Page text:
The Philippines is set to become the first foreign customer for the BrahMos cruise missile system jointly developed by India and Russia, with the government in Manila recently allocating 2.8 billion pesos ($55.5 million) for initial funding for the weapon system.
The process for the acquisition of the medium-range supersonic cruise missile by the Philippines armed forces suffered a setback because of the Covid-19 pandemic but is now back on track, people familiar with the matter said on condition of anonymity.
According to the website of the Philippines’ department of budget management, two “special allotment release orders” worth 1.3 billion pesos and 1.535 billion pesos were issued on December 27 to cover the initial funding requirements for the “Shore-Based Anti-Ship Missile System Acquisition Project” of the Philippine Navy.
The people cited above confirmed this allocation was for the BrahMos missile system. They added that a team from the Philippine Navy visited the production unit of BrahMos Aerospace in Hyderabad earlier this month as part of the acquisition process.
The BrahMos Integration Complex in Hyderabad is responsible for integration of mechanical systems and assembling electronic systems. Various sub-systems fabricated in other centres in India and Russia are integrated and checked at this complex
The Philippines armed forces are implementing a revised modernisation programme and a contract for two corvettes was signed by the navy with South Korea’s Hyundai Heavy Industries on December 28. The Philippines also plans to sign contracts for 36 Black Hawk helicopters and six offshore patrol vessels in 2022.
Filipino defence secretary Delfin Lorenzana, who witnessed the signing ceremony, was quoted by the media as saying at the time that Philippines is buying the BrahMos missile. Lorenzana said the agreement would serve as a guide for the two sides on policies and procedures in defense procurement.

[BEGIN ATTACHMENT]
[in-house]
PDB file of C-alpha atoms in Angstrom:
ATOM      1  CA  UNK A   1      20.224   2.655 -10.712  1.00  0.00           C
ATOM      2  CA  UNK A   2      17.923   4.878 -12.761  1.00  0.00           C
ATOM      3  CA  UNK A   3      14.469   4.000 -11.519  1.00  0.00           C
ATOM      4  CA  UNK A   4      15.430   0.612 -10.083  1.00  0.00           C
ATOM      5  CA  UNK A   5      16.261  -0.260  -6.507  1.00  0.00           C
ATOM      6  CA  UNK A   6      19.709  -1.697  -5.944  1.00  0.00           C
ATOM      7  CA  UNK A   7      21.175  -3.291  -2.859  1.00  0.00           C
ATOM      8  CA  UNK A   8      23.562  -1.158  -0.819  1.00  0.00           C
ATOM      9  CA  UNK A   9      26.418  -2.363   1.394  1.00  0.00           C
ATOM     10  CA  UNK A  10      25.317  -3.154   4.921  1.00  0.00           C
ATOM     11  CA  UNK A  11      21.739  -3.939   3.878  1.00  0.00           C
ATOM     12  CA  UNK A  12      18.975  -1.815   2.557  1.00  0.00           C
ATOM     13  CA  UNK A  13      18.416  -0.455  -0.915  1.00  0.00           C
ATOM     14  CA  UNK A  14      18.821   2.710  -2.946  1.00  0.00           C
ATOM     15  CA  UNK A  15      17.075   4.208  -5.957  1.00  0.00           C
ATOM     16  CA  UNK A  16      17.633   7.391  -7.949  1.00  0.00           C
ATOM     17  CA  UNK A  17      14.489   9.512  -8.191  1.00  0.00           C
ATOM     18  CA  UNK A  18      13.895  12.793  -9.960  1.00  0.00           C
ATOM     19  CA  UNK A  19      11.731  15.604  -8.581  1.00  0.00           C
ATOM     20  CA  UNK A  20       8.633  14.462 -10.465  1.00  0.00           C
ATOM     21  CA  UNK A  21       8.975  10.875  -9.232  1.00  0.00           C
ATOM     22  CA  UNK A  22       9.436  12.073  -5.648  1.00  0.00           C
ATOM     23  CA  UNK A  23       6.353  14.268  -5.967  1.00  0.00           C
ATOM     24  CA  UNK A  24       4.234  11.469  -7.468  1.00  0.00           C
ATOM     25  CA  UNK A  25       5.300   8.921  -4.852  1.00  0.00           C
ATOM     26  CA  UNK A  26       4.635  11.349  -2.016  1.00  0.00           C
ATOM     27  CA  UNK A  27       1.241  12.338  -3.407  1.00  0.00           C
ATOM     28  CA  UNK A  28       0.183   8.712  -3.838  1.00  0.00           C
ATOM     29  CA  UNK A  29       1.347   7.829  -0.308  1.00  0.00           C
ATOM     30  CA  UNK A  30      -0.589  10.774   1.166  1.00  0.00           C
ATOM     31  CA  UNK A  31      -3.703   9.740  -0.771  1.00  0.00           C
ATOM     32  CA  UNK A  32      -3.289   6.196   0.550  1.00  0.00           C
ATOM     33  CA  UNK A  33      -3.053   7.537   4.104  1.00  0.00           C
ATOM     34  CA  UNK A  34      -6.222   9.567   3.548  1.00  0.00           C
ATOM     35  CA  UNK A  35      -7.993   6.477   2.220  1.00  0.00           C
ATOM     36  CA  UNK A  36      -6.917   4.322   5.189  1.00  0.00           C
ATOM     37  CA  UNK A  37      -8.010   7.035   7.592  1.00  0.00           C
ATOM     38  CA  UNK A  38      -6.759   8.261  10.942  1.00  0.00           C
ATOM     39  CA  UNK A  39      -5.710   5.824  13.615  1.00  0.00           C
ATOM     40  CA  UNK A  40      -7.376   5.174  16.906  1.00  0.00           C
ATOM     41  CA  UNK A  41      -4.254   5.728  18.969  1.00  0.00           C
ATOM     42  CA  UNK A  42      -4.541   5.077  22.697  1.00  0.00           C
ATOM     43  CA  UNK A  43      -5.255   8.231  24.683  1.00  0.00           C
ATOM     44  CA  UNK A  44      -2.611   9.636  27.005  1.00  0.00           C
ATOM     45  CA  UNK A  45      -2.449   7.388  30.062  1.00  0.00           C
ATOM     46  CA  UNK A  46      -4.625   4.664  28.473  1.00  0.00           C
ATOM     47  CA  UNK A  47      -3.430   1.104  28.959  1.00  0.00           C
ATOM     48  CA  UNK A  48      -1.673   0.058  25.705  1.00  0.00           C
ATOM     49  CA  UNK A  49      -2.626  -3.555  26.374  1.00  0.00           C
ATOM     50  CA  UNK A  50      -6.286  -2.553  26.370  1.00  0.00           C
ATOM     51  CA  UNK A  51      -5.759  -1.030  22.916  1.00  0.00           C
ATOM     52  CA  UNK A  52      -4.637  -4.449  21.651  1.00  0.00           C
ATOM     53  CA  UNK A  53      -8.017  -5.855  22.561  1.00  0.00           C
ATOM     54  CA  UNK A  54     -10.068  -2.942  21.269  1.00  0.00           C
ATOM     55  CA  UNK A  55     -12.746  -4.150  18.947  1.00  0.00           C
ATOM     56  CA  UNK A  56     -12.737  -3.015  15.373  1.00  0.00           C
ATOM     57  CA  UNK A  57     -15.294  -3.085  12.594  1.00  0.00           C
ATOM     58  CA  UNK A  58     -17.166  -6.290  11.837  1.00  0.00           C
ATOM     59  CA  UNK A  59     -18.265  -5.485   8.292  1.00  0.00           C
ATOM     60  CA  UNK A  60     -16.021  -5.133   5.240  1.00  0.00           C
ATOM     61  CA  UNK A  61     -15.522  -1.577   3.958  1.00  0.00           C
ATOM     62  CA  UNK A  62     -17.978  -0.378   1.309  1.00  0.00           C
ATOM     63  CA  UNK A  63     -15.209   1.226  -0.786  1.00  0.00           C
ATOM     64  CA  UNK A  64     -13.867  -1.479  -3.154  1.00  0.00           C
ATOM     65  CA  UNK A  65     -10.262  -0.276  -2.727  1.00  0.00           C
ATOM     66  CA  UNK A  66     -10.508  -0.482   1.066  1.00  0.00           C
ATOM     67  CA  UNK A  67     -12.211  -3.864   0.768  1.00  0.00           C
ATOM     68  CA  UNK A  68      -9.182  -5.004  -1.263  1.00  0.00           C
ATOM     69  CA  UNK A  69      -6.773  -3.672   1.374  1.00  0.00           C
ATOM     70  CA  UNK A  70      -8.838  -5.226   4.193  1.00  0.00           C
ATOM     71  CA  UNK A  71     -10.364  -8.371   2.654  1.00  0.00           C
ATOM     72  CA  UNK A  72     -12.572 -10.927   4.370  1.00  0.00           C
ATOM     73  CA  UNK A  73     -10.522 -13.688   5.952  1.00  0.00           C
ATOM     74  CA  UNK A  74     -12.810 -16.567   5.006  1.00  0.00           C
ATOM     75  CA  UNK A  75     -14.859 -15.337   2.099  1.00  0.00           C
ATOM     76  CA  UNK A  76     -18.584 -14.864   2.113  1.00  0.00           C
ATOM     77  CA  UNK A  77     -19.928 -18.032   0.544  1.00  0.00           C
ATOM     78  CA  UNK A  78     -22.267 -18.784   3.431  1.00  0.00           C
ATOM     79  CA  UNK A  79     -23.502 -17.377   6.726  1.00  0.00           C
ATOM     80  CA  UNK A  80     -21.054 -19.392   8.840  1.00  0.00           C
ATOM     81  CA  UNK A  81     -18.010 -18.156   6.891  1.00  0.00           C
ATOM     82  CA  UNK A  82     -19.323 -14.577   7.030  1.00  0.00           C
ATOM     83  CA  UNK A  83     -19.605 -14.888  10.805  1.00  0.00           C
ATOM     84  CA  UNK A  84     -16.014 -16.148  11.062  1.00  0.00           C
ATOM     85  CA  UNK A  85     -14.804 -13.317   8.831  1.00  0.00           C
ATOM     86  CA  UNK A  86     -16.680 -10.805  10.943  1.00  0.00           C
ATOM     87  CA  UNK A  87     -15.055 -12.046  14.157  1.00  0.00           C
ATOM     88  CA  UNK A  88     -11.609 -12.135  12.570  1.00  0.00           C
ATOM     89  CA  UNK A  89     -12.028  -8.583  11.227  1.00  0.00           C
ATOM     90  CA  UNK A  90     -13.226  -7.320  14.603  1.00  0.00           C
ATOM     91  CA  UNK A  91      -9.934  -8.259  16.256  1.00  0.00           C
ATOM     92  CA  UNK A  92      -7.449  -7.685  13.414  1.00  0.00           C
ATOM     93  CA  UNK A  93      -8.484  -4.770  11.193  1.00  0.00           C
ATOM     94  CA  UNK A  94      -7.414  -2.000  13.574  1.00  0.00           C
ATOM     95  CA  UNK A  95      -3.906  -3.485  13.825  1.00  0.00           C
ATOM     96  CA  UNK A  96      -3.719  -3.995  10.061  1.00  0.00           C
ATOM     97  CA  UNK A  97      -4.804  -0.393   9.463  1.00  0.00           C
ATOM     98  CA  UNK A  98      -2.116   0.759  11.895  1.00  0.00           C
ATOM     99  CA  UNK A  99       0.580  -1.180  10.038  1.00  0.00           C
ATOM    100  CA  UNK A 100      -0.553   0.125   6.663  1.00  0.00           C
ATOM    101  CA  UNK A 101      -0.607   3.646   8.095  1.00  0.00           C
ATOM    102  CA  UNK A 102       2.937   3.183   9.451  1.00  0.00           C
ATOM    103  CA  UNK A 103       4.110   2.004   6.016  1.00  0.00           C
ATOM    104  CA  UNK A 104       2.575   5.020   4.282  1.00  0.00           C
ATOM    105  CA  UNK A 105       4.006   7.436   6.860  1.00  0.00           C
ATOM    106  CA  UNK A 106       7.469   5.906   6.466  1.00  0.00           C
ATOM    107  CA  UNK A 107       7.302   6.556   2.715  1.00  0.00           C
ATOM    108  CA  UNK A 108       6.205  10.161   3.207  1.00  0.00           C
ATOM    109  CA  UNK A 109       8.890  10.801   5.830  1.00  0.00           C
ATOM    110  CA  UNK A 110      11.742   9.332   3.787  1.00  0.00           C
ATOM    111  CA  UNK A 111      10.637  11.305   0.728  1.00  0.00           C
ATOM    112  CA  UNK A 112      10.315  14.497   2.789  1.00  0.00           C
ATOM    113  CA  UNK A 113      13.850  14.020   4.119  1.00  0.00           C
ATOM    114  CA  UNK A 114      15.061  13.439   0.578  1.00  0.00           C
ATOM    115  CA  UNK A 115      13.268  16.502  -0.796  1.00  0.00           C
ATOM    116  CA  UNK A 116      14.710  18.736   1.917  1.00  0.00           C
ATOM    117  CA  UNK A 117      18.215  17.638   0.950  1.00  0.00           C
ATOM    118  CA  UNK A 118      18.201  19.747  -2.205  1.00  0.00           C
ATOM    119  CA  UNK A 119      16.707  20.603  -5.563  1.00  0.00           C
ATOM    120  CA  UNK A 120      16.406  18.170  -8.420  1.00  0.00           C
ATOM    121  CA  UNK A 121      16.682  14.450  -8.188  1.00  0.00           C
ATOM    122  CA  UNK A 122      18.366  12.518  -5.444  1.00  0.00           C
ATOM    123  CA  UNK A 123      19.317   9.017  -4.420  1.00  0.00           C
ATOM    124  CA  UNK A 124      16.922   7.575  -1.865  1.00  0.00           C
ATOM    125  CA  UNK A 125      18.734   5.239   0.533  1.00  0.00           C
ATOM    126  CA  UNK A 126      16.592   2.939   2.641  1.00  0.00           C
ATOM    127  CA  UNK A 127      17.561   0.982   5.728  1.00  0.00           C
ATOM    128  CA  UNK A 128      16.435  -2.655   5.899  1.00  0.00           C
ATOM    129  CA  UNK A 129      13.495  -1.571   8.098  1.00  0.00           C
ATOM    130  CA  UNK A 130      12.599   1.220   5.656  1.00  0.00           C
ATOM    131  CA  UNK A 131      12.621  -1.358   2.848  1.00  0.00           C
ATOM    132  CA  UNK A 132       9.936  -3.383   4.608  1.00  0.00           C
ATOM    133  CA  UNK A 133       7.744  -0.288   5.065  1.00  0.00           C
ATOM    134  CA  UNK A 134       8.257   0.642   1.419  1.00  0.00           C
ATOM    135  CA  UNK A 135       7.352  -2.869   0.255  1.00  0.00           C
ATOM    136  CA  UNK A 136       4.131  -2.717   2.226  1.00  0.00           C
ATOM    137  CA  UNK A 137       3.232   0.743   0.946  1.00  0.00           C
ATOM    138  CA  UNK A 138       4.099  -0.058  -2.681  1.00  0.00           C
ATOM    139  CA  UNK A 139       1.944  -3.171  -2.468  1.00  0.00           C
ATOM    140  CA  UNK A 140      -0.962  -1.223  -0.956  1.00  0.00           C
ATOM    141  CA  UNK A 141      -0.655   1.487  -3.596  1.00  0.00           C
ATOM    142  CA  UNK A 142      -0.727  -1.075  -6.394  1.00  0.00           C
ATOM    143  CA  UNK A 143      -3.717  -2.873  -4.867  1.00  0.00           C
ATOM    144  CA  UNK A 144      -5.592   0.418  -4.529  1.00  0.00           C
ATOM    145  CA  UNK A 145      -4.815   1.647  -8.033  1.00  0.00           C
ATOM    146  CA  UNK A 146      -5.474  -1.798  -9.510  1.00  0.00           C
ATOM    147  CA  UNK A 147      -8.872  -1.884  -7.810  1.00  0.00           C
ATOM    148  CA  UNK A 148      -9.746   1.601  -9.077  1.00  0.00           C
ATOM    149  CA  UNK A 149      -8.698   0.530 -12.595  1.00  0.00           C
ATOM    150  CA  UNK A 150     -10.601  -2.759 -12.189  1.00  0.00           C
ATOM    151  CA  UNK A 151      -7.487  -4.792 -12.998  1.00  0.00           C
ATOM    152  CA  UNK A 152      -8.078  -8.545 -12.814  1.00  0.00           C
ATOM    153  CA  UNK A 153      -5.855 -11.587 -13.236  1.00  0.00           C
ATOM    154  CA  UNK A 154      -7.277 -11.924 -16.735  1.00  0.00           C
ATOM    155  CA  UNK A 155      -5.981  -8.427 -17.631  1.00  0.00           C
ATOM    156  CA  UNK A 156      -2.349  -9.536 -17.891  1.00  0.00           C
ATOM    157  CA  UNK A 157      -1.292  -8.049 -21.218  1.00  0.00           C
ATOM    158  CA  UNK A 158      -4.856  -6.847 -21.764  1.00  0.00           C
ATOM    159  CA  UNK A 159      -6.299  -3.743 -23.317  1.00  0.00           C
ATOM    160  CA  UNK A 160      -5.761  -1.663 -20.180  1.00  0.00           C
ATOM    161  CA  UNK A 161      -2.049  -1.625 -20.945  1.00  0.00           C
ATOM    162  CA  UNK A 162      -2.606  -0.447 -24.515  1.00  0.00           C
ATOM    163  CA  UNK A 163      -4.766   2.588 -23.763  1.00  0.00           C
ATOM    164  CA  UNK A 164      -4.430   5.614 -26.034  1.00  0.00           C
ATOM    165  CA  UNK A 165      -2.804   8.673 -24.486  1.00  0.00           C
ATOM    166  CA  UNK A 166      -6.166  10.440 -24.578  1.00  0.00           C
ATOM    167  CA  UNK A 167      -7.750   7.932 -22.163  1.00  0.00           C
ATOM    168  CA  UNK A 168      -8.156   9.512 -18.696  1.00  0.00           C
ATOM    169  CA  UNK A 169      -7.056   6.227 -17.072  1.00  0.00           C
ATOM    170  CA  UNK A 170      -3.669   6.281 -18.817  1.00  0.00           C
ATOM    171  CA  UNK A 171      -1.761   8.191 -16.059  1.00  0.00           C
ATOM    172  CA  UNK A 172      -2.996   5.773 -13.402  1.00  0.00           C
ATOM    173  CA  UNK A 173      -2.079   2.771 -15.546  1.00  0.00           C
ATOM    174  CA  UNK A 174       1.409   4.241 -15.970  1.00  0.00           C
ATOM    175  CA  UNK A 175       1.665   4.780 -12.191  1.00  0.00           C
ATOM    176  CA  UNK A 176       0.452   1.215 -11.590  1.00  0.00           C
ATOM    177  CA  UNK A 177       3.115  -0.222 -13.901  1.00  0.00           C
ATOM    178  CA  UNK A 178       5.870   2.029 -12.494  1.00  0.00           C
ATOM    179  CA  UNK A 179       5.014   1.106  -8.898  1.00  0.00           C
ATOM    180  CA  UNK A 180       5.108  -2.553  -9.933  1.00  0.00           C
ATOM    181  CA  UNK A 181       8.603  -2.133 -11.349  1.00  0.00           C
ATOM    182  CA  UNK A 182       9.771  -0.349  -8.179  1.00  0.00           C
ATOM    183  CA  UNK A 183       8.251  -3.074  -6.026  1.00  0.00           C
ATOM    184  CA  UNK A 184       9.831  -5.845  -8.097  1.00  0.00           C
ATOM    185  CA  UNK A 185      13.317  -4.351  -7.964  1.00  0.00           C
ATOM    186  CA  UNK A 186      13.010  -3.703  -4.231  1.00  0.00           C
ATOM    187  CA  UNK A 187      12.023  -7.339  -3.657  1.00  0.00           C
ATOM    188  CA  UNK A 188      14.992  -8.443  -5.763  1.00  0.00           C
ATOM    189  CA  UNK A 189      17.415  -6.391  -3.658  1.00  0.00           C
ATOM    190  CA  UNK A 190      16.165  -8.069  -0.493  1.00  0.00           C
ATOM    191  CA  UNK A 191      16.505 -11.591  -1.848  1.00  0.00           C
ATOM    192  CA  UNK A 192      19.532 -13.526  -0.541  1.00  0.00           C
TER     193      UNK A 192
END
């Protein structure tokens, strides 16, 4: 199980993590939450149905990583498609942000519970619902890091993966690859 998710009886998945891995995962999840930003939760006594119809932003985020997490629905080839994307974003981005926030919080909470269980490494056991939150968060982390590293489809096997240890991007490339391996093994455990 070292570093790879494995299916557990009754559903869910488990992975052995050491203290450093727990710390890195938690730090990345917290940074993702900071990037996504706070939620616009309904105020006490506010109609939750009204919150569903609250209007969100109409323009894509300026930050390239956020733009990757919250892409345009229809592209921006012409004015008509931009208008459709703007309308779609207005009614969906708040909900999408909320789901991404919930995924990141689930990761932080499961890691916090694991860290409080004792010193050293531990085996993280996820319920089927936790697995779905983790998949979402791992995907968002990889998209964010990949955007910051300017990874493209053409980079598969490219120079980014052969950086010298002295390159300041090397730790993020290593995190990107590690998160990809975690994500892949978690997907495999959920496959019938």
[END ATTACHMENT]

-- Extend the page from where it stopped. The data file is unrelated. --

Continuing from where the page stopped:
On March 2, India and the Philippines signed an “implementing arrangement” to facilitate government-to-government deals on military hardware and equipment, including the BrahMos missile, which has a range of 290 km and can carry a 200-kg warhead.
Filipino defense secretary Delfin Lorenzana, who witnessed the signing ceremony, was quoted by the media as saying at the time that Philippines is buying the BrahMos missile. Lorenzana said the agreement would serve as a guide for the two sides on policies and procedures in defense procurement.
The Philippine Army’s first Land Based Missile System Battery also has plans to acquire the BrahMos. Russian officials have said India and Russia are working to gradually increase the range of the BrahMos and begin exporting the missile to third countries.
The Philippines zeroed in on the BrahMos after extensive trials and much of the negotiations have revolved around the cost of the system. India had offered a $100-million line of credit to the Philippines for defense purchases.
India has been in talks with several Southeast Asian countries, including Thailand, Indonesia and Vietnam, in recent years to sell them land and sea-based versions of the BrahMos.
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